She was built in 1891 by the Portland Company in Portland Maine. She served the Sandy River Railway as #5 then Sandy River and Rangely Lakes RR as #6 until 1924 when she was purchased by the Kennebec Central wearing the number 4. when that line closed in January 1933 she was purchased by the Wiscasset, Waterville and Farmington RR and served for a few months before that line closed in June. She was rescued from the cutting torch by Frank Ramsdell and William Monepenny and spent the next 60 some years in a shed on the Ramsdell farm in Connecticut before heading back to Maine and the WW&F Railway Museum. Restoration work started in 2006 and is largely the result of volunteer labor.
This is very exciting, and Donna and I are thrilled to have been able to participate in the project to, as donors whenever possible. If you’re at all interested in the Maine 2-Footers, we encourage you to join the Wiscasset, Waterville & Farmington Railway Museum.
My, but it’s been quiet around here, especially where the layout is concerned. There’re a few reasons, but the most important is that I’ve found that I am just really unhappy with a very large portion of the layout — the peninsula that encompasses Plymouth, Mount Harris/Common Hill, and Brooks. The shape of the peninsula forced awkward track arrangements and its position in the room won’t make the visual impression I’m after.
So, very soon, I’ll be removing the peninsula. Corinna Mill we remain where it is, and Corinna itself will also remain largely unchanged. Also, all of the new benchwork constructed for what are now Swanville and Waldo will remain. A new section of benchwork will be built to bridge the gap between the remaining benchwork. I’ll try to re-orient the peninsula so that it faces the other way, but I’m probably going to have to build a new peninsula to replace it.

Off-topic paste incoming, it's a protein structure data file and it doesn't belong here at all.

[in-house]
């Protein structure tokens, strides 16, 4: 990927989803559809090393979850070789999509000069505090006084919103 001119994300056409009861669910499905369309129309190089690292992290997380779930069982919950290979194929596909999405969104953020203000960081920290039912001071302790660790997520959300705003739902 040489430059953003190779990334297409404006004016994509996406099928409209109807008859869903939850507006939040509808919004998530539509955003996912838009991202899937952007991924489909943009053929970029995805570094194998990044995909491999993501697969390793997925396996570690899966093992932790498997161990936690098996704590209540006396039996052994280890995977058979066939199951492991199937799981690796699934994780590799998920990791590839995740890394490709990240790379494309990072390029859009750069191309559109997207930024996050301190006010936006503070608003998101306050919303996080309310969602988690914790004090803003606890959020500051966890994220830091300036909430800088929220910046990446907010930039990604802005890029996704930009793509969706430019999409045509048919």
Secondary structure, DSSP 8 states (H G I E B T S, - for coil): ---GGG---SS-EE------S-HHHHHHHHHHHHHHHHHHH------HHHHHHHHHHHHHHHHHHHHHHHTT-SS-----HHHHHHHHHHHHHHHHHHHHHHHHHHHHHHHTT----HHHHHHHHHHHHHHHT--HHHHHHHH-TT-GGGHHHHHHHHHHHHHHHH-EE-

The On30Guy Dead Rail Primer is now available free of charge as a PDF download from the Shop! Based on the on-line version, it covers the basics of Dead Rail in general, and DelTang in particular — complete with suggested wiring diagrams. You can find it in any of the Dead Rail shop categories.
I arrived back from the Mid-West Narrow Gauge Show late last night (or was it early this morning?). Despite a few snafus, I had a great time catching up with old friends, and making new ones. I’m already looking forward to the next time I can attend this show — hopefully next year.